James May: Oh Cook! (2020–2023): Season 2, Episode 7 - Mexican - full transcript

James has never been to Mexico. So he'll need to muster all his culinary know-how to tackle a complex chuck steak chili, the smoky delights of tacos two-ways, and Latin American classic of churros with chocolate sauce.

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Hello, viewers. Welcome back
to the kitchen at Oh Cook!

And for the first time in this series
or the previous one,

I'm going to make food
from a country I've never been to.

♪ ♪

- What do you think of that?
- Rubbish.

[James] This episode...

This is gonna be absolutely huge.

...I shall be incorrigible...

Cultural sensitivity alert alarm
has gone off.

- [laughter]
- ...irresistible...

- Thank you.
- 'Cause I... That's all right.



- Mmm!
- Mmm.

- Mmm!
- ...and incomprehensible.

- This joke's becoming confusing,
isn't it?
- [laugh]

♪ ♪

Now, UNESCO recently declared

that Mexican cuisine is
an intangible heritage of humanity.

It's the first cuisine ever
to be granted that status.

So it's up there with a great cathedral
and all that sort of thing,

and if you look
in my original Oh Cook! cookbook...

Just do the hold it up for the shot thing.

[director] Yeah.

...available from all good
et cetera, et cetera,

you will find in it a recipe
for what I think of

as the student standard chili con carne.



The one that we all make
out of bits of leftover and so on,

but that's not really quite right.

We're going to make
a posh version of chili con carne

using not mince but lovely,
succulent pieces of chuck steak.

And this is going to cook, the whole thing
is going to cook for five hours.

♪ ♪

[James] During that five hours,

we'll be getting through a veritable
shopping trolley full of ingredients,

including celery salt,
cayenne pepper,

paprika, ground cumin,

tomato puree,
a dried ancho chili,

some chocolate,
a can of chopped tomatoes,

a can of kidney beans, drained,

some beef stock,
an onion,

some garlic, a pepper

and, ominously,
a scotch bonnet chili.

Very, very dangerous.

Do not put your fingers anywhere
near your eyes, nose, mouth

or genitalia, even if you have
so much as

- only looked at that.
- [laughter]

[James] We'll being by adding a splash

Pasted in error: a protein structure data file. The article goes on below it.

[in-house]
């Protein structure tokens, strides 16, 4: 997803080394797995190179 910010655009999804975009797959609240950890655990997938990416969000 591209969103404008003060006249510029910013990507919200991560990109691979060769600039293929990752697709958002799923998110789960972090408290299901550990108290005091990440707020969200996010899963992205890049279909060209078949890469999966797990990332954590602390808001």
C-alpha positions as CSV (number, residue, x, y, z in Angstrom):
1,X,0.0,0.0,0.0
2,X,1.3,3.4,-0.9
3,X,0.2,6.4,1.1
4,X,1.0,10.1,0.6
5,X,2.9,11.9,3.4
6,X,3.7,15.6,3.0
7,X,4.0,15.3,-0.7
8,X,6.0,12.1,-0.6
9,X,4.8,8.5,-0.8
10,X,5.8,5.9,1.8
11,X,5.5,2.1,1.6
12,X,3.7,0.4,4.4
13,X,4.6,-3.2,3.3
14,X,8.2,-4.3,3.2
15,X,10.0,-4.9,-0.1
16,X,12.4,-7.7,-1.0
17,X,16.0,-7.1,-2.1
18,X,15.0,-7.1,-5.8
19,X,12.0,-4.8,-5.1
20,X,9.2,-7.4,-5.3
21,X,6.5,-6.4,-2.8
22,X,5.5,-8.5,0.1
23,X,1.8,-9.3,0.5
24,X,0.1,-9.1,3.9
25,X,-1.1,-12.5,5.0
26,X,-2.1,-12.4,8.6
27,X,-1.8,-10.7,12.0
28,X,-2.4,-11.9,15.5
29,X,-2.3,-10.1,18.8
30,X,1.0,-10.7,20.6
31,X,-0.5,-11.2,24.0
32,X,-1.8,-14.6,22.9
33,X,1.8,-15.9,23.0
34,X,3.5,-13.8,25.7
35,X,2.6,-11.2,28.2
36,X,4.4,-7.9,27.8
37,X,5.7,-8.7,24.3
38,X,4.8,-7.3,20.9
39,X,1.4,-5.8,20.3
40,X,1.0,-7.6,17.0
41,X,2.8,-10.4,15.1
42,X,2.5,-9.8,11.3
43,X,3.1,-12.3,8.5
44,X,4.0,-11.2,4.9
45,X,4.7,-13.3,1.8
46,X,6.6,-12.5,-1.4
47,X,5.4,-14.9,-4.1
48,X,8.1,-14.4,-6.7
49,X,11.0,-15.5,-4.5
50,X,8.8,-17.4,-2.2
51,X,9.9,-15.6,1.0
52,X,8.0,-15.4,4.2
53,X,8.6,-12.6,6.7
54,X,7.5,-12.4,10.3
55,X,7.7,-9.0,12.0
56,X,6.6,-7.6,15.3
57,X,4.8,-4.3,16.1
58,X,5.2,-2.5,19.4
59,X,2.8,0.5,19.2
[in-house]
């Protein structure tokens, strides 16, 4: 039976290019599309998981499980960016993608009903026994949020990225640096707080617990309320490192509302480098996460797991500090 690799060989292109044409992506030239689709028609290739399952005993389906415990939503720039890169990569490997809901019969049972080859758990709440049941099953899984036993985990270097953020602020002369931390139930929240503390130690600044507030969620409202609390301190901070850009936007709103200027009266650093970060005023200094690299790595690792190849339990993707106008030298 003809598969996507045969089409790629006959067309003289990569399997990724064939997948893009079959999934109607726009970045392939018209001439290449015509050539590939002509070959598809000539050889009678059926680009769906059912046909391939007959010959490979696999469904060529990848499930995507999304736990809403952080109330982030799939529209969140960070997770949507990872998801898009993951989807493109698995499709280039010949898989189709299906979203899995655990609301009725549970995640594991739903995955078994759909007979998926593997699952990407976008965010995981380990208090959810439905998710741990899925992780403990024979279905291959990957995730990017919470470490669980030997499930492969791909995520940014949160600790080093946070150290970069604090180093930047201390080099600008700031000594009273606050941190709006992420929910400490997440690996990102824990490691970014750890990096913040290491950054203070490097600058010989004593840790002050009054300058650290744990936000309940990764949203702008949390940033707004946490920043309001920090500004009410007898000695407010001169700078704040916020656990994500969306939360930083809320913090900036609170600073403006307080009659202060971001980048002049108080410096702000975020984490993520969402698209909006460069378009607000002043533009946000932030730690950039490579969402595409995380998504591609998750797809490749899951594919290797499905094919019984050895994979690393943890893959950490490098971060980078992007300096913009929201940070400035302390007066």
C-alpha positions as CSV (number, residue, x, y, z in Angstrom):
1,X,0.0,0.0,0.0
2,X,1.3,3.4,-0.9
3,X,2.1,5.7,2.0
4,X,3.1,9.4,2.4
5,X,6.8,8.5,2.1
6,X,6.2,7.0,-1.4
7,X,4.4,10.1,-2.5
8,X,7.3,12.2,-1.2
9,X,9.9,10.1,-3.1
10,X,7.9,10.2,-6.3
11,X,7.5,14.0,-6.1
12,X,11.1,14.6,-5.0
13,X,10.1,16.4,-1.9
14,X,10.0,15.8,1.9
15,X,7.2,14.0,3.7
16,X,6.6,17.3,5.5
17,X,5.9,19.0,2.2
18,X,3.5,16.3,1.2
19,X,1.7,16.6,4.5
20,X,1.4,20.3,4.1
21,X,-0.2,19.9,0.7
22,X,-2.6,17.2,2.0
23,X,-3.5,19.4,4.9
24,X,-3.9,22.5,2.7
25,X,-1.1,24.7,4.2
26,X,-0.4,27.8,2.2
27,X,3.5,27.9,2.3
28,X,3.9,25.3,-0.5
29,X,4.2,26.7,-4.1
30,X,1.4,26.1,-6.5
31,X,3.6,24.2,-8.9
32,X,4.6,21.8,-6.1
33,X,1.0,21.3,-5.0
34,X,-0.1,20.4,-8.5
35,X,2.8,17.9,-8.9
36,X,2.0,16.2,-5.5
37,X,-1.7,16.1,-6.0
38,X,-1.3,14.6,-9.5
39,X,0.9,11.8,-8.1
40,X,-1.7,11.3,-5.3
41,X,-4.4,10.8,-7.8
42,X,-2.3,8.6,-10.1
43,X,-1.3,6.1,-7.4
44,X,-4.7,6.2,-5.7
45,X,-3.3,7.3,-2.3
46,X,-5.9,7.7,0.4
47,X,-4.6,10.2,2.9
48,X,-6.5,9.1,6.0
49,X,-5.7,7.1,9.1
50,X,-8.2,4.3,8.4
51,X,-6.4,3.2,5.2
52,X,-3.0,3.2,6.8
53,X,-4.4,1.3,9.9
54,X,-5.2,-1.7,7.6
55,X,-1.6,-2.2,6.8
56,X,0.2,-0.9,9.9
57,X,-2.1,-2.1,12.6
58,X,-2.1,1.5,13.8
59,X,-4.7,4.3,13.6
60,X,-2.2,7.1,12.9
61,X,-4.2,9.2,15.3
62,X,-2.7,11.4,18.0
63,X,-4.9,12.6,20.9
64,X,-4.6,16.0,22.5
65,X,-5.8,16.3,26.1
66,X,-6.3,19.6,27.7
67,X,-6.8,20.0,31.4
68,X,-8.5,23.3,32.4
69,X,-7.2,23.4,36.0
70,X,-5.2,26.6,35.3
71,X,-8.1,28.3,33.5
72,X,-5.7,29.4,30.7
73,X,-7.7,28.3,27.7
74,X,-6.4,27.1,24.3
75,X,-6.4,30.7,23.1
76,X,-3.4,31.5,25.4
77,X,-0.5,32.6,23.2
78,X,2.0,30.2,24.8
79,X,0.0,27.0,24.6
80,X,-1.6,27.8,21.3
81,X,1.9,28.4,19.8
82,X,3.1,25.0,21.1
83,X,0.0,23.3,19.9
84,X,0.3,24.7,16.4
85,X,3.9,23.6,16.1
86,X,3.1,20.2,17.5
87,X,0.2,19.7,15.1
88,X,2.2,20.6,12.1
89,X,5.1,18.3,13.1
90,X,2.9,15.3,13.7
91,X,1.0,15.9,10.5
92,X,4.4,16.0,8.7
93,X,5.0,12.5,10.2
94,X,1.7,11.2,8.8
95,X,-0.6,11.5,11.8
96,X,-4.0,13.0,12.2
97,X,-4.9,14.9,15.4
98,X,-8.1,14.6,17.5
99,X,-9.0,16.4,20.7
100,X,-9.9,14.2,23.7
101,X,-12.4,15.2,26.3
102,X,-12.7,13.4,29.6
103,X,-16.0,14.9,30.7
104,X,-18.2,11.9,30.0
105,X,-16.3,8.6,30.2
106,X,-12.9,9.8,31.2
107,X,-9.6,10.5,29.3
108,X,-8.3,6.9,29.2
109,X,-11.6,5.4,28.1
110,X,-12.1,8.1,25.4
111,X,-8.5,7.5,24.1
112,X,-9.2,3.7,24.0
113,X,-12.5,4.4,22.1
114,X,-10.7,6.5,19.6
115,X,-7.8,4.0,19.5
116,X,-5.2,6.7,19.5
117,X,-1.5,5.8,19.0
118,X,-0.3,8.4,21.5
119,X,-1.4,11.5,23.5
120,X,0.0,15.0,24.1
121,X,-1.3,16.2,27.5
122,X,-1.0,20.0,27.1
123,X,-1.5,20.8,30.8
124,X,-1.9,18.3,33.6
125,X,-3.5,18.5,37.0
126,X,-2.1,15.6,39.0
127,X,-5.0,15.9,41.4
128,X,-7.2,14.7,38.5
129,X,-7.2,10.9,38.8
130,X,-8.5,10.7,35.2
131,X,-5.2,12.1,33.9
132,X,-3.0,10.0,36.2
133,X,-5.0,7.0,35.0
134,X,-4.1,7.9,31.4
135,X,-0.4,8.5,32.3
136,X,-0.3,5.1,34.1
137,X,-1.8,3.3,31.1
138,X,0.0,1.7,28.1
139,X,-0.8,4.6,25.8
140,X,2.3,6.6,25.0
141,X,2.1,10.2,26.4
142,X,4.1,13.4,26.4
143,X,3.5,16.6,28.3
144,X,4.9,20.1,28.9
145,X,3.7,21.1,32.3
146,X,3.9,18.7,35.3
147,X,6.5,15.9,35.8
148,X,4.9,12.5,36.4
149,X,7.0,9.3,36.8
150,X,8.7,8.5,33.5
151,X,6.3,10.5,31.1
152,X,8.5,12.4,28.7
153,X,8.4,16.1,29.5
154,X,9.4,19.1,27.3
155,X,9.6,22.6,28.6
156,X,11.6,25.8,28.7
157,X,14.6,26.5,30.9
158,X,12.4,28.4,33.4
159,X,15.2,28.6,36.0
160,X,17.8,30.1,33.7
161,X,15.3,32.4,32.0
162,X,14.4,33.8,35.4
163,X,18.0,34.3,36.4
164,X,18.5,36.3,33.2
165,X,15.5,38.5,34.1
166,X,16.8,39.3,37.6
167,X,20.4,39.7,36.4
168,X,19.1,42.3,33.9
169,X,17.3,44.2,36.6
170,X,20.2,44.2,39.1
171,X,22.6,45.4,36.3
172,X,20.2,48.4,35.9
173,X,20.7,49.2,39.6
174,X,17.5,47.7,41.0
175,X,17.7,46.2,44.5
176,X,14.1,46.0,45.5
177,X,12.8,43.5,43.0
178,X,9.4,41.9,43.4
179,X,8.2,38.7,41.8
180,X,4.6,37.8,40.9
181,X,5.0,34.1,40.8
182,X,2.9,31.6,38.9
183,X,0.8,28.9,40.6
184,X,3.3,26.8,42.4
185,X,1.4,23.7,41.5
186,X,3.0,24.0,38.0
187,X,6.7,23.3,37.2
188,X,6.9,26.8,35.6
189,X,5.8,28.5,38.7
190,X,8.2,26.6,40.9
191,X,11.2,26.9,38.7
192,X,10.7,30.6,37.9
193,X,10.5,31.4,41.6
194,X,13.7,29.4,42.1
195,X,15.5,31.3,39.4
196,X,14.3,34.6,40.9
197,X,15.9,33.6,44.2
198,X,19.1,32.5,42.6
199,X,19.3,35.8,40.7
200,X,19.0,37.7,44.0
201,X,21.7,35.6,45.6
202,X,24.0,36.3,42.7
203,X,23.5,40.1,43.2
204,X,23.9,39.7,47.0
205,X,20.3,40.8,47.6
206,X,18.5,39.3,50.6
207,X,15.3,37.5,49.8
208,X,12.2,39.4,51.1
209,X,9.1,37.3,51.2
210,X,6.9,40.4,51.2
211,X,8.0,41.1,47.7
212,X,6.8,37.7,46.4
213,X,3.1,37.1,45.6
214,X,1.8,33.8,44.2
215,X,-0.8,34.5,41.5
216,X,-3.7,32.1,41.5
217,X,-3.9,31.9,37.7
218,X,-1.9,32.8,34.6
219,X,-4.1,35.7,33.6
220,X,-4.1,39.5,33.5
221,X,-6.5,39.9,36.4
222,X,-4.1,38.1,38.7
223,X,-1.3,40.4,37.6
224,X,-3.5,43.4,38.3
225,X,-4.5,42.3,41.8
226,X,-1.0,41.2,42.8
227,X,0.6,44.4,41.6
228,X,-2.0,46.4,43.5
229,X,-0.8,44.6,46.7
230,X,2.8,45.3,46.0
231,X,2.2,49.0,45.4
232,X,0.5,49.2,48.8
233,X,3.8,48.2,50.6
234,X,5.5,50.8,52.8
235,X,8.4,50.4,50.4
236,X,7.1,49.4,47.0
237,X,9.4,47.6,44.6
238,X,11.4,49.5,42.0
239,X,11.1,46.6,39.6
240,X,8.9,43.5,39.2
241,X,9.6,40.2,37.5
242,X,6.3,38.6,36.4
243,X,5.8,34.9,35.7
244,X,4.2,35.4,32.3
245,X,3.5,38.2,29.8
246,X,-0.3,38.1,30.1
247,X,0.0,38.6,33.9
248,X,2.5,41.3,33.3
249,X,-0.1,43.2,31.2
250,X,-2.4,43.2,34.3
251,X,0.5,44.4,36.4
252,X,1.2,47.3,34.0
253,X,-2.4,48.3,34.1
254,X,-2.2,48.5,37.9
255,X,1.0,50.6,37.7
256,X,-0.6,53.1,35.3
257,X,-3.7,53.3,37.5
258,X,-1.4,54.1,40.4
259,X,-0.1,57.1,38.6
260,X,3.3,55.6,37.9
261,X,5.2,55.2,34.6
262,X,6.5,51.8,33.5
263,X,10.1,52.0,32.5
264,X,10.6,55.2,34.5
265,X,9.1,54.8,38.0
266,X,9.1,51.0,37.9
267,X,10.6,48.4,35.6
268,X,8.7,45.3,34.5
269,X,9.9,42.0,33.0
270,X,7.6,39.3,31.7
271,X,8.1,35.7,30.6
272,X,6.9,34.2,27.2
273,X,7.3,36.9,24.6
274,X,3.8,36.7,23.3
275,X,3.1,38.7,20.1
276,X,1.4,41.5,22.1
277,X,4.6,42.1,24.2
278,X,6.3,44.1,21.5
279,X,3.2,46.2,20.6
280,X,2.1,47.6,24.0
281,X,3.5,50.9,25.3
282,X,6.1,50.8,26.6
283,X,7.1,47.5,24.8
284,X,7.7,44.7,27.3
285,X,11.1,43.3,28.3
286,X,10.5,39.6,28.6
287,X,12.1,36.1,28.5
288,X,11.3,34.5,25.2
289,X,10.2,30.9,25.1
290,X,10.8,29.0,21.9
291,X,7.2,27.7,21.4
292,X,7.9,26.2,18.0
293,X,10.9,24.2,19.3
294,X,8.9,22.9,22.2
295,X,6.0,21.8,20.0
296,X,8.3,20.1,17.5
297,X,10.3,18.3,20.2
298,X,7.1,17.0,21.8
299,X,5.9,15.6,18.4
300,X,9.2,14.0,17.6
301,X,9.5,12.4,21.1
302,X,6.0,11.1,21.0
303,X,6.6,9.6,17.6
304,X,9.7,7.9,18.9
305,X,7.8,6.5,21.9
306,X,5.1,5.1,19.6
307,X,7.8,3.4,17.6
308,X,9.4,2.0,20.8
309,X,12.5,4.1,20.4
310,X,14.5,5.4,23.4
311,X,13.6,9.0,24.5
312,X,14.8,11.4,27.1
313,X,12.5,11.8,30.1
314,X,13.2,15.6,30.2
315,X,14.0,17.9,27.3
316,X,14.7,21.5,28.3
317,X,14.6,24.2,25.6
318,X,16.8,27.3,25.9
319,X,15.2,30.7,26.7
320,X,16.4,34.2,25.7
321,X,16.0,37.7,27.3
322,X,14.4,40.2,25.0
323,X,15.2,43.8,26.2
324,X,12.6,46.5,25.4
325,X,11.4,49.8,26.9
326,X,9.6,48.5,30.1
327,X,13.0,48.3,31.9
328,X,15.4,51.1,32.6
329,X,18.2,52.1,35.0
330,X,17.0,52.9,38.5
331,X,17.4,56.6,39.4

of olive oil to a weighty casserole dish

and chopping some onions
with the chopper-upperer.

Everything we cook today

- is all going to come together
at the end in a feast.
- [sizzling]

A bit like we did in, um, the first series
with our-our curry evening.

I'm gonna cook this
in little batches.

All I'm doing here is
merely browning off this meat.

I don't need to cook it.
Gary, top shot.

- Top shot.
- Do a top shot

whilst I just craftily
read the instructions,

'cause I get this in the wrong order.

I think, for British people,

Mexican food needs
a little bit of a reappraisal,

because I remember back in the '90s...
it's a very dim memory...

Mexican food in Britain turned into
sort of, um, what would you call it?

It was sort of party food, because
you would always go for a Mexican

if somebody was leaving work,

if it was somebody's significant birthday,
that sort of thing.

The Mexican restaurants never had
romantic couples in them.

They always had
massive gangs of pissheads,

Similar to the sort of thing that happened
to Indian food in Britain

in the '70s and early '80s,
before people realized

actually this is something
really rather excellent,

and we'd better start taking it
a bit more seriously.

Who knew a good old chili con carne

could have such a daunting list
of ingredients?

Good job I've got Nikki to stop me making
a right guac-up of it.

- Nikki?
- [knocking]

Hmm.

That's never happened.

I'll have to keep going by myself.

Nikki's obviously confident
that I can do this one alone.

So I'll carry on by adding chopped onions
and chopped peppers to my pan.

Scotch bonnet chili is just
going to go in like that.

If I chop it up,
it's far too dangerous.

It will still impart a great deal of
heat and flavor to the final mix.

Garlic, in the crusher.

I feel, as usual, that Dan has
an opinion on this. What is it?

I just don't see the point
in a garlic crusher.

- You don't see
the point of a garlic crusher.
- [Dan] No.

Well, it's not very good for mending
the punctures on bicycles.

- [Dan chuckles]
- I would agree that it's quite good
for crushing garlic.

What-what is your objection?

Well, you should just
chop up the garlic clove

and then squash it
using the flat of a knife.

Half your garlic's on the board there.

- [crewman] I agree.
- [crewman 2] I agree.

[crewman laughs] Fixed.

Right, I would say
those-those onions are quite soft.

Now I'm gonna start adding some spices.

♪ ♪

Add all your dried spices to the pan
and give it a good old stir.

Add the tomato puree
and chuck in the ancho chili

for a bit of lovely smokiness.

I am going to return the seared beef...
wahey... to the pan,

along with a bit of its juices.

This is gonna be absolutely huge.

Then you can add
your tinned tomatoes and kidney beans,

plus 300 milliliters of beef stock
and then give the whole thing a good stir.

This now has to go in the oven.

The oven is set at 150 degrees.
[pops mouth]

And it goes in there for five hours.

Five hours.

Which will, I fear, feel like five days

if I don't get some help from Nikki soon.

- [knocking]
- Nikki?

- [Nikki] Hi.
- Ah! Where have you been?

- Siesta.
- Oh. It's... it's half past 10:00.

- I know.
- Um, I just wanted you to check that.

That looks perfect.

[James] Okay, here we go.

[sniffs] Smells nice, doesn't it?

[Nikki] Smells delicious.

[James] Right.

In.

That will be ready at half past 3:00.

Perfect.

♪ ♪

- Now I'm going to chop up
those and those.